)(Click here for a printable version of these instructions.)
Your recent endoscopic surgery requires special post hospital care. There is no skin incision but your urinary tract is very sensitive. You may have pain in your side during urination or urinary frequency. These occur because of the ureteral stent and will resolve after the stent is removed. Drink lots of fluids! You will see blood in the urine off-and-on until the ureteral stent is removed. This is expected and normal after this procedure. When the urine turns red, limit your activities and drink plenty of fluids. It is normal to experience bladder spasms, flank pain, and blood in your urine while the stent remains. Drink plenty of fluids to ensure urine is draining.
Finally, if there is a string on your stent, DO NOT PULL IT until the specified date! Minimize wiping. On the specified date, find a comfortable place to sit or in the shower, and pull the string. An approximately 12 inch tube (stent) will come out over the next few seconds, and that’s it! This is relatively painless other than an odd sensation. If you do not feel comfortable with this, call the clinic to schedule a nurse visit appointment to have it removed. If it accidentally comes out, you do not need to go to the ER or call the clinic necessarily. Just monitor your symptoms, if you have fever > 101F, severe nausea, vomiting, or severe pain, then call clinic or go to the ER.
You may return to your normal diet immediately. To keep your urine flowing freely and to avoid constipation, drink plenty of fluids (water, juice, milk) during the day (8 glasses).
Your physical activity is to be restricted, especially during the first weeks of recovery. During this time use the following guidelines:
- NO lifting heavy objects (anything greater than 10 lbs) for 4 weeks.
- NO driving a car and limit long car rides for 2 weeks.
- NO strenuous exercise, limit stair climbing to minimum for 4 weeks.
- NO severe straining during bowel movements – take a laxative if necessary.
- DO drink plenty of fluids to keep your urine flow brisk. (This will flush out small clots as they continue to form as part of the healing process.)
- DO keep a urinal near. (You may have little warning before you need to empty your bladder. Some dribbling and poor control is normal for the first several weeks of healing.)
It is important to keep your bowels regular during the post-operative period. You must keep from straining to have a bowel movement. A bowel movement every other day is reasonable. Use a mild laxative if needed and call if you are having problems. (Milk of Magnesia 2-3 Tablespoons, or 2 Dulcolax tablets for example). You may purchase from any drug store.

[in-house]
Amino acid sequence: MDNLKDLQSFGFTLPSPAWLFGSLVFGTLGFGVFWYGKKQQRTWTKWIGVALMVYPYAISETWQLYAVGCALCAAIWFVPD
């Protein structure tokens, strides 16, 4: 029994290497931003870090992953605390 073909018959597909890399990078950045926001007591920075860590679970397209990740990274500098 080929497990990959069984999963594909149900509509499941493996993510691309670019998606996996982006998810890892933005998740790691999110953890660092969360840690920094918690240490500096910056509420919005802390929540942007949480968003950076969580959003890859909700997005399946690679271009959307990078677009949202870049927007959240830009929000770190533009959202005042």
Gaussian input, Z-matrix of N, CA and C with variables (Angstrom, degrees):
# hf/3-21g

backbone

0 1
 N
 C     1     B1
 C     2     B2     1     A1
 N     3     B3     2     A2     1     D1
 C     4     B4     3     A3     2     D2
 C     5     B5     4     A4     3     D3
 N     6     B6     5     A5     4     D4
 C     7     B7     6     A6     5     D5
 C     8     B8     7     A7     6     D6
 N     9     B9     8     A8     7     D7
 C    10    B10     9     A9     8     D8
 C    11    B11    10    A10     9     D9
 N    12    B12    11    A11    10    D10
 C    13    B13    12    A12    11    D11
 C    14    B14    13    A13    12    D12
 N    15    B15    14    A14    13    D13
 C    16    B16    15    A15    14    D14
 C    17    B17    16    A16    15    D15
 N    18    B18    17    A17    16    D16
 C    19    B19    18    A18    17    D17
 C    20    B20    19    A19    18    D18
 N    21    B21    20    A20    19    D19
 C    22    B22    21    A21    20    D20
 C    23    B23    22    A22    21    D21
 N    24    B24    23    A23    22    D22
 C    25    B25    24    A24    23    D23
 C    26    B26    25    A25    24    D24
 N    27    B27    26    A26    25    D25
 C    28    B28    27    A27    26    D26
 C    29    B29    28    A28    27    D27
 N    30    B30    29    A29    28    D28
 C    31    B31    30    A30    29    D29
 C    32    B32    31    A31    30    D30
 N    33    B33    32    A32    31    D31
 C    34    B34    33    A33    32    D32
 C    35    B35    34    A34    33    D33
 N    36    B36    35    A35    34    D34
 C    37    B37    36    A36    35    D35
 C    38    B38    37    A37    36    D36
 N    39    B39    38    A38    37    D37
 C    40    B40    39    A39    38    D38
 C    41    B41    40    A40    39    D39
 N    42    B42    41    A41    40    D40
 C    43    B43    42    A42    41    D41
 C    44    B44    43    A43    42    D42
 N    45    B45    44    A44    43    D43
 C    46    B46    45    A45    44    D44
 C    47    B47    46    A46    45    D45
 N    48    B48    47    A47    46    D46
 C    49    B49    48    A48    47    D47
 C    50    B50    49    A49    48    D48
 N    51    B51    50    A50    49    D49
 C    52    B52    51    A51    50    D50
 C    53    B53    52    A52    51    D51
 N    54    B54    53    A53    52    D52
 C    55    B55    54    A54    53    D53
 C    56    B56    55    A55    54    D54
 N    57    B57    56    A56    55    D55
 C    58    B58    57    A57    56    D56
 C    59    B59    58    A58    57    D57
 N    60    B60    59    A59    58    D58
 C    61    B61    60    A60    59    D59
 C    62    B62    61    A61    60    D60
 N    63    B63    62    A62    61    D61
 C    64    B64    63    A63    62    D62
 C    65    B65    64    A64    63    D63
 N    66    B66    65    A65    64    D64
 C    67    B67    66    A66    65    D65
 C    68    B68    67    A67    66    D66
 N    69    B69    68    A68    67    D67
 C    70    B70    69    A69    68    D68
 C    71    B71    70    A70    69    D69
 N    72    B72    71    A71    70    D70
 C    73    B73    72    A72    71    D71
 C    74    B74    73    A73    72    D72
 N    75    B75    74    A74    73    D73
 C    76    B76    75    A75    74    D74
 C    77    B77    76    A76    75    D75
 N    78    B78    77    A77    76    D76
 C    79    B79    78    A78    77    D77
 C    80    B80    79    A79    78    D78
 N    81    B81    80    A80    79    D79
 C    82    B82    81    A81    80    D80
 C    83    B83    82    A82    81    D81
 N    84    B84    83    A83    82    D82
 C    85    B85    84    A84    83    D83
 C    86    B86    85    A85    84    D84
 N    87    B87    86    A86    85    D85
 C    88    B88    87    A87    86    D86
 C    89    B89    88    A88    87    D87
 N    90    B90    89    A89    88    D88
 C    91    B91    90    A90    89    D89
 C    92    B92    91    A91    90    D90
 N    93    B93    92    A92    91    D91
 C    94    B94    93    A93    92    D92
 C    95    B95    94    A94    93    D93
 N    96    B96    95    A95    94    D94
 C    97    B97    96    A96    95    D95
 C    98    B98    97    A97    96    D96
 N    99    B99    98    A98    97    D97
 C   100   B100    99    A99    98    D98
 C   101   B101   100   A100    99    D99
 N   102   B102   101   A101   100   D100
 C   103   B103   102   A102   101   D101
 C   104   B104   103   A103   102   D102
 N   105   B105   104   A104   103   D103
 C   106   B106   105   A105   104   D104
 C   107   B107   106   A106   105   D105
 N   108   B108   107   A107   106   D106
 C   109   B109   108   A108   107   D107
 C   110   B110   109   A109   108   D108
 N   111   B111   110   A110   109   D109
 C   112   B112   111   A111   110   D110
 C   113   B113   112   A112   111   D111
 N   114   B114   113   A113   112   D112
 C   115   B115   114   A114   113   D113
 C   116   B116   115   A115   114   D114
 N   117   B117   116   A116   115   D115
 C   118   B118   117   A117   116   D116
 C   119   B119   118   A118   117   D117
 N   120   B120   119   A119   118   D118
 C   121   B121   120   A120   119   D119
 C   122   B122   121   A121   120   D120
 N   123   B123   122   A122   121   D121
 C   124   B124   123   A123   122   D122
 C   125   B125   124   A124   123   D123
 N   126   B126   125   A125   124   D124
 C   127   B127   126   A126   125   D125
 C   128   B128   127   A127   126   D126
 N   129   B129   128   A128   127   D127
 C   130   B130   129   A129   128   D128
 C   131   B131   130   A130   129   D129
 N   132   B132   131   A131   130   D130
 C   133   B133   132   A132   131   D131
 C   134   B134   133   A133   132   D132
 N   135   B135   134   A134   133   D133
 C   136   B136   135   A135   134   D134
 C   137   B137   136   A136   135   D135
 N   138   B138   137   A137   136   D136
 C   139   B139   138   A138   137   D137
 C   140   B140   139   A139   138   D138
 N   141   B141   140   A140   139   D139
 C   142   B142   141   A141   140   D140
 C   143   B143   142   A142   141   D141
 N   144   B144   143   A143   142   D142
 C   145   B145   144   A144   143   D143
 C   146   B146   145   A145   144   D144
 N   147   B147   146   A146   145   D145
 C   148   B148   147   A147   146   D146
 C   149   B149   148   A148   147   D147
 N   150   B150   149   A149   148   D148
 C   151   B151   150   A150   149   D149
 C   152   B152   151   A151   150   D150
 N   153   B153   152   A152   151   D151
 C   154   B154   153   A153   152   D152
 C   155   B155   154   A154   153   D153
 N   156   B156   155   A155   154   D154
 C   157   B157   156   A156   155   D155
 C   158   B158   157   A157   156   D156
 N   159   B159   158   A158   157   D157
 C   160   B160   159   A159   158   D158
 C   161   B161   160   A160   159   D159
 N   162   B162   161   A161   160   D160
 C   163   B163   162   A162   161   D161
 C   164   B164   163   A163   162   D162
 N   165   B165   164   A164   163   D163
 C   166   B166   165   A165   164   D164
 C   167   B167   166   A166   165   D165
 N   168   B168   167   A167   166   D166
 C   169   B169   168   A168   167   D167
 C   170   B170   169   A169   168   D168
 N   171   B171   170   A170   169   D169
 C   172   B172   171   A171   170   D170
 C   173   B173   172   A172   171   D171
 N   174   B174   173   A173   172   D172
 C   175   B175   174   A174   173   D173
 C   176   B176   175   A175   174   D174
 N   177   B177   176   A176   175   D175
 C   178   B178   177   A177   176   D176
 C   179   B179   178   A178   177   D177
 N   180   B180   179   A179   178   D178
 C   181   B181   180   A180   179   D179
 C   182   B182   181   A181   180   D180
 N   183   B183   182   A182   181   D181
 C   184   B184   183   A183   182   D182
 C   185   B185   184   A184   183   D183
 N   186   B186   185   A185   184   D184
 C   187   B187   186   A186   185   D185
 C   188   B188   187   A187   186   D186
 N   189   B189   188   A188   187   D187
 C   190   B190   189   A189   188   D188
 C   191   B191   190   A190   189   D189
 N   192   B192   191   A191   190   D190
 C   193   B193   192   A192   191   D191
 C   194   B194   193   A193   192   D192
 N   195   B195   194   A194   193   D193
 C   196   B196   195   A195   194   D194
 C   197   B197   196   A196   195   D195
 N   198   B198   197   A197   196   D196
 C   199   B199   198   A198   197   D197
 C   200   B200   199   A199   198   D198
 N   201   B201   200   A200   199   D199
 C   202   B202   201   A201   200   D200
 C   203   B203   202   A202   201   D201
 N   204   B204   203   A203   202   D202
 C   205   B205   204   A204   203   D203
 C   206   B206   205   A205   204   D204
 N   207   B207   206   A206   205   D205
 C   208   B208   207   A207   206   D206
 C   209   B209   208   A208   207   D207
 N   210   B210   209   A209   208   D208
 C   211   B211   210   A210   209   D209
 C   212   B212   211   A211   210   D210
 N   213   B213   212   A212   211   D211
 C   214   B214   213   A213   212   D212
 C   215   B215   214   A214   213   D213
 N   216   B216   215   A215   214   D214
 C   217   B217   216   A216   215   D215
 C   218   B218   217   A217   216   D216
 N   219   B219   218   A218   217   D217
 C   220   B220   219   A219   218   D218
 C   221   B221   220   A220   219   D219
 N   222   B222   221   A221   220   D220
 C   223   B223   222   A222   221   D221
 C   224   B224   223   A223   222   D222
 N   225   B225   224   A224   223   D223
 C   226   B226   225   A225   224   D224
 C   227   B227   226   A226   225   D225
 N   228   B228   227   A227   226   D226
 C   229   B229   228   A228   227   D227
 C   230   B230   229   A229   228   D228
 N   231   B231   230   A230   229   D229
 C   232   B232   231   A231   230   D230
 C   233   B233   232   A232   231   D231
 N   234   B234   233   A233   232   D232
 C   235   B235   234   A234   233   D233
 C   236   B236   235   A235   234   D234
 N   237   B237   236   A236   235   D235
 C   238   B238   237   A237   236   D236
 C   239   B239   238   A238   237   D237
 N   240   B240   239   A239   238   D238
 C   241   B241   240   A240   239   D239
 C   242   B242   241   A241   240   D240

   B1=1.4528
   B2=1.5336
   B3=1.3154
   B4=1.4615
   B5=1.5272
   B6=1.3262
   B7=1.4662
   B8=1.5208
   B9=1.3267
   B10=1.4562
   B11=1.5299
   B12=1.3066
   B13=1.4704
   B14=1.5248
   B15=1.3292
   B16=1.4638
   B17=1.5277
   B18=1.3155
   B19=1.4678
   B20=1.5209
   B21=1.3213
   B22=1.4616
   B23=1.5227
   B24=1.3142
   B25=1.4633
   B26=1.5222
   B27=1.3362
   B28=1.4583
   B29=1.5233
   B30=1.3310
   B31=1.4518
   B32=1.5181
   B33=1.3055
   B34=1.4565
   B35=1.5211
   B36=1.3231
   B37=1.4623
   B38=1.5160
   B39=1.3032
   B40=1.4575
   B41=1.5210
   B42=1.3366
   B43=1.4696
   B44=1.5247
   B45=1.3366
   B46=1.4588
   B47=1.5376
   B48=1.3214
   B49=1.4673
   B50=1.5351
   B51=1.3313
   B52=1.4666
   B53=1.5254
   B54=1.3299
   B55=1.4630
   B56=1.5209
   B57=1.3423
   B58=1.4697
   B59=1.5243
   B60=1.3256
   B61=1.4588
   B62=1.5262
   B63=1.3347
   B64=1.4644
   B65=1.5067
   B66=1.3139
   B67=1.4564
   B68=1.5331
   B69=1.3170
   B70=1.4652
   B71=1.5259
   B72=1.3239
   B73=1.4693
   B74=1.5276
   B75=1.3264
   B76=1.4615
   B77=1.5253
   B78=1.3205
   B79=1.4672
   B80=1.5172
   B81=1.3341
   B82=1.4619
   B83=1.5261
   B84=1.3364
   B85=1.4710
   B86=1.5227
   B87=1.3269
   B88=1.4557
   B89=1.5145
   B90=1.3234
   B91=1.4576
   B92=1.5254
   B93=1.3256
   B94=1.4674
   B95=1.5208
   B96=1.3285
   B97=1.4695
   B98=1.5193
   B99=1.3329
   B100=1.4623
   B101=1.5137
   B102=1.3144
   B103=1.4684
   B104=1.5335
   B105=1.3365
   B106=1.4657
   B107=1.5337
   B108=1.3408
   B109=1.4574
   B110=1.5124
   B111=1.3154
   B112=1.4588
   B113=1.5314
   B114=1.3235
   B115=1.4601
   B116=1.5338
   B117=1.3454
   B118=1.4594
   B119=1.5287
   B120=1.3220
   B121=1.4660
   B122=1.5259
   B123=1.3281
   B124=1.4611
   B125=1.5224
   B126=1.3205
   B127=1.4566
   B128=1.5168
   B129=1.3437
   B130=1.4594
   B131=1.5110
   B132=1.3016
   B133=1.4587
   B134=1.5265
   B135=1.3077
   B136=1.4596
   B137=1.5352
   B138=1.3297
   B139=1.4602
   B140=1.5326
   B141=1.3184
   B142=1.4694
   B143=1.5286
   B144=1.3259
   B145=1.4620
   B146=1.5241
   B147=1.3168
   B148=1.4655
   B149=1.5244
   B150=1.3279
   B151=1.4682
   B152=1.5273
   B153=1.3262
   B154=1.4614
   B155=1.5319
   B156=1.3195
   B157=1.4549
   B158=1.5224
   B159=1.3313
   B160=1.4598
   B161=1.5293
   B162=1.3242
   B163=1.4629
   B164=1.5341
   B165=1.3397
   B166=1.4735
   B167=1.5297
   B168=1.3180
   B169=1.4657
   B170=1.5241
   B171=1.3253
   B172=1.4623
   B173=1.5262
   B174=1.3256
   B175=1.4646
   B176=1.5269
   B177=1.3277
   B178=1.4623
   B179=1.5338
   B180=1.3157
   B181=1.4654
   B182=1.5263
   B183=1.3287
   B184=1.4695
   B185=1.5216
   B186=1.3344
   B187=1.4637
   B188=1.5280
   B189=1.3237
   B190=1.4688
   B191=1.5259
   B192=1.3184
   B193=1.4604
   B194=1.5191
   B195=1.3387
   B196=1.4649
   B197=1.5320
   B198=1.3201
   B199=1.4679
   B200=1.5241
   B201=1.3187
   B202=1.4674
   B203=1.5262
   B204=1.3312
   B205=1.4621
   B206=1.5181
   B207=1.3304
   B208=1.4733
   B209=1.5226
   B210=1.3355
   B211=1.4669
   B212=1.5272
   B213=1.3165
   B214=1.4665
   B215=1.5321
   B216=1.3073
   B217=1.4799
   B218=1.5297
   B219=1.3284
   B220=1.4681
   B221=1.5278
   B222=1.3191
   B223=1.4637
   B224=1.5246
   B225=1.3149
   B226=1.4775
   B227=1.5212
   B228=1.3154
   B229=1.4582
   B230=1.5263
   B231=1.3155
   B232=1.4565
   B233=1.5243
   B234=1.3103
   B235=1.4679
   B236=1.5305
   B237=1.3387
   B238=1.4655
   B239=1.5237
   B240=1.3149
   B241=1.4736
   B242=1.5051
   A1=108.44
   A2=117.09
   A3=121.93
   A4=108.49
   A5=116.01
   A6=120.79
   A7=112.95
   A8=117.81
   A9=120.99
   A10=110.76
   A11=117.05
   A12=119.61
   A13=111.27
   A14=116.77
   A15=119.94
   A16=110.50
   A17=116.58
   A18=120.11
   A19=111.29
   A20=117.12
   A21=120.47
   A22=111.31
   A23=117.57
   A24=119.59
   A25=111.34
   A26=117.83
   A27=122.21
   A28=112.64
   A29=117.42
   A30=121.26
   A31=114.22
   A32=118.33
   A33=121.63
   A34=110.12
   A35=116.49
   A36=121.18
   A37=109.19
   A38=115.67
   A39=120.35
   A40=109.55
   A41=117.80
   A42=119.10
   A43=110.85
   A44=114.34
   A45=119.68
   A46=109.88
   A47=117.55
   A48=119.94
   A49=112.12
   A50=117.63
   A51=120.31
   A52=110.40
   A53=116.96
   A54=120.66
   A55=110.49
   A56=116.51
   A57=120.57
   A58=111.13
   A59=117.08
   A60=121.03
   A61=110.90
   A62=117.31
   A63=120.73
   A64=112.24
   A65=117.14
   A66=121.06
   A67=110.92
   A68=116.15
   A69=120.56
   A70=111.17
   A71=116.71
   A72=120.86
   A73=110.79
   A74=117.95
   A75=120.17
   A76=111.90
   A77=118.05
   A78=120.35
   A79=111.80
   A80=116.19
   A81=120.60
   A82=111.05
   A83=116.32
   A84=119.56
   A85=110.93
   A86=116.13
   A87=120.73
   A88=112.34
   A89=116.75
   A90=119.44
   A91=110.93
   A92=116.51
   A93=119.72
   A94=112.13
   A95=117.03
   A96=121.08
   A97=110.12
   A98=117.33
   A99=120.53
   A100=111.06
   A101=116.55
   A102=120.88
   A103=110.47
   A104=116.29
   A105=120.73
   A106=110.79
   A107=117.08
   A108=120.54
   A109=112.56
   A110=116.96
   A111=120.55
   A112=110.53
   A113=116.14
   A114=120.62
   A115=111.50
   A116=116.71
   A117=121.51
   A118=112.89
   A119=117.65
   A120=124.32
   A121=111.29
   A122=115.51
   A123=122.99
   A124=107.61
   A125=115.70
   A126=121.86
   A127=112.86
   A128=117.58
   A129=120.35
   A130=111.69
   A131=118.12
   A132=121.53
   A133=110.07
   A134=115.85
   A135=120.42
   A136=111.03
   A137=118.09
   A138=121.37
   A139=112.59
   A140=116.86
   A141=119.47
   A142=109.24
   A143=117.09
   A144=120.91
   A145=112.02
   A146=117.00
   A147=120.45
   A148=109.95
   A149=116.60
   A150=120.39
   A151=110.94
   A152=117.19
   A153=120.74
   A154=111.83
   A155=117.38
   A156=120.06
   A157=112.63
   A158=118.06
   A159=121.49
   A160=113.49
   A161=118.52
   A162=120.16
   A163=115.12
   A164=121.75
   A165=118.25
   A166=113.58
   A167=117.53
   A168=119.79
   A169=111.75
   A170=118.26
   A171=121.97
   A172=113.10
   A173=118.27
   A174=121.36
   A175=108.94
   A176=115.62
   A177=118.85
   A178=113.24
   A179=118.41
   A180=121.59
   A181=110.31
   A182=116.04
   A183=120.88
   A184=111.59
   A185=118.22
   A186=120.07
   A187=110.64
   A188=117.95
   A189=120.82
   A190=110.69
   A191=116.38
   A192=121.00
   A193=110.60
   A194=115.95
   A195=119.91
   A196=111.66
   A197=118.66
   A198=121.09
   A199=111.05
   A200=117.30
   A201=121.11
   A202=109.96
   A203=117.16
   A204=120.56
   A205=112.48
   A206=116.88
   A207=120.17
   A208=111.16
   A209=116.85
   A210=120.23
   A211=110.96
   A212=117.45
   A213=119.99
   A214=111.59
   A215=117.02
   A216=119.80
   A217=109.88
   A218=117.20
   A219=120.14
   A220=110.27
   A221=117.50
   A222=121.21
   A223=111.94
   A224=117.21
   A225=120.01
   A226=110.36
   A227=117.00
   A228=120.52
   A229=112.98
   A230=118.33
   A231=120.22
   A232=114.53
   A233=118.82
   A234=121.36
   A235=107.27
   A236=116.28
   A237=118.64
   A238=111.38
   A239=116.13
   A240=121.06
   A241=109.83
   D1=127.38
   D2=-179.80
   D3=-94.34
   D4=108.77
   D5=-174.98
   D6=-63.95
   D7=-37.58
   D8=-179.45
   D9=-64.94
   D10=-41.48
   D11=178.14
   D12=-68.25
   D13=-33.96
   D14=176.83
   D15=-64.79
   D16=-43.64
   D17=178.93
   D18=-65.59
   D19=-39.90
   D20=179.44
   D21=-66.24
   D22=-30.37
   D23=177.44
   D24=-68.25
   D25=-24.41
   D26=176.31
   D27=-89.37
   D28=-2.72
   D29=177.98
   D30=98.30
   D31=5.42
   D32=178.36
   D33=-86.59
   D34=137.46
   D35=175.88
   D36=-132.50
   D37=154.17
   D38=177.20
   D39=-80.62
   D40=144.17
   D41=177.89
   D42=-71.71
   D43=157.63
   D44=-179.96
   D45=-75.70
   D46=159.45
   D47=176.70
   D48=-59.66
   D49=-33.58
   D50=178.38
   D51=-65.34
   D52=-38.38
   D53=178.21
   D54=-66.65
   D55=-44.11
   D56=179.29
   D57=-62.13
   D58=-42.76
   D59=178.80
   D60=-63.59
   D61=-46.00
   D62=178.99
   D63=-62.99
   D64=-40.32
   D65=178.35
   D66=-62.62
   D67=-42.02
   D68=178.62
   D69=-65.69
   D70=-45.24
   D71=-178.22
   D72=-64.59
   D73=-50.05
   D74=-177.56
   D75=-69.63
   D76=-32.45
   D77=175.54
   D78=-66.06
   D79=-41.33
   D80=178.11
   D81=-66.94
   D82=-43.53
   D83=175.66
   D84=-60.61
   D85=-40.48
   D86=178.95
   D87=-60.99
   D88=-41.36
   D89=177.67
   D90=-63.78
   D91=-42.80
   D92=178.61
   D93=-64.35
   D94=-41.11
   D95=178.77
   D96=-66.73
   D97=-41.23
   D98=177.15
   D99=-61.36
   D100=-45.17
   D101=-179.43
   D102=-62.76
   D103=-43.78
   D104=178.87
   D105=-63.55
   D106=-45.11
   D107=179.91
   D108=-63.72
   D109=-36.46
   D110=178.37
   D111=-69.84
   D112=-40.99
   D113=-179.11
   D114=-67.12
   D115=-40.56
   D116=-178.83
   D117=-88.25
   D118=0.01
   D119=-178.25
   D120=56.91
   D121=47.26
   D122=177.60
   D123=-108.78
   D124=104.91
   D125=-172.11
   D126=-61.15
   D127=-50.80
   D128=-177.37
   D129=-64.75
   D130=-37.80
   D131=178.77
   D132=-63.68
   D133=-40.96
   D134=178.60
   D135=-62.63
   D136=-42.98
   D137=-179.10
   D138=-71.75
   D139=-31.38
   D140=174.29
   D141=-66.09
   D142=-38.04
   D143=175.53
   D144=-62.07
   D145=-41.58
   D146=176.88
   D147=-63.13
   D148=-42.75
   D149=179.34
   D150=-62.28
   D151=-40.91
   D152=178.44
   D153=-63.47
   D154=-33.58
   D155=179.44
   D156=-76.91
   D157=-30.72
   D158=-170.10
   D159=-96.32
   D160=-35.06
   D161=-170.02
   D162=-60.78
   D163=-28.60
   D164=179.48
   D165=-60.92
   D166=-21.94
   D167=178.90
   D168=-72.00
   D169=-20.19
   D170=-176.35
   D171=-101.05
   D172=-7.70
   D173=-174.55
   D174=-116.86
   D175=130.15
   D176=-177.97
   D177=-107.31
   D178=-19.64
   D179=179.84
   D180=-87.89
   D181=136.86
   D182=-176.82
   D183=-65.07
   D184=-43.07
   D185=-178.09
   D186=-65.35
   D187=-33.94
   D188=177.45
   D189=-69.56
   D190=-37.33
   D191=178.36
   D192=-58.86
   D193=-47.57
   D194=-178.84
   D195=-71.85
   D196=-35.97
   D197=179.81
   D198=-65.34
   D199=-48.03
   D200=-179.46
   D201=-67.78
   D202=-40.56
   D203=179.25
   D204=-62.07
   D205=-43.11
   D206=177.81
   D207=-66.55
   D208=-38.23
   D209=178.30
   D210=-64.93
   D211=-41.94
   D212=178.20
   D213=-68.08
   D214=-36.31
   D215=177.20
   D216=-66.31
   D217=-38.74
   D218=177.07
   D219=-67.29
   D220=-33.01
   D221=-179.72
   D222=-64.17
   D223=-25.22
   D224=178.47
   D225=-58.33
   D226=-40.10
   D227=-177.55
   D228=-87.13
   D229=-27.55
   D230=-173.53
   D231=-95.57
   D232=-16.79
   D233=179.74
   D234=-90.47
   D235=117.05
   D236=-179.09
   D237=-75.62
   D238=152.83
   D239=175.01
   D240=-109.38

We will add the following medications:
- Norco (narcotic pain medication)
- Colace (stool softener)
- Pyridium and/or Oxybutynin (urethral irritation or bladder spasms)
- Tamsulosin (stent pain)
You should resume your pre-surgery medication unless told not to. In addition you will often be given an antibiotic to prevent infection, tamsulosin to help with ureteral stent pain and stool softeners. Pyridium, the medication for dysuria, may discolor the urine. Your urine may appear orange or reddish in color. Take norco as needed for pain. Do not drive or consume alcoholic beverages while taking this narcotic medication. If your pain is not severe, you may take Tylenol as directed. Do not take tylenol at the same time as norco. Do not take tylenol within 6 hours of taking norco. Also, do not drive until you are pain free and feel that you can respond quickly in an emergency. Ask your doctor before you resume driving if you are not sure. These should be taken as prescribed until the bottles are finished.
Problems You Should Report to Us
- Fevers over 101.5 Fahrenheit.
- Heavy bleeding or clots (See notes above about blood in urine).
- Inability to urinate.
- Drug reactions (Hives, rash, nausea, vomiting, diarrhea).
- Severe burning or pain with urination that is not improving.
- If you believe you are having a complication, please come into the Urology Clinic between weekday clinic hours (9:00am – 5:00pm) or call the clinic at 303-388-9321. Someone will always be available to answer your call day or night.
You will need a follow-up appointment with the doctor who performed your procedure to monitor your progress.
Call Denver Urology Clinic at 303-388-9321 to make the appointment specified in your discharge paperwork.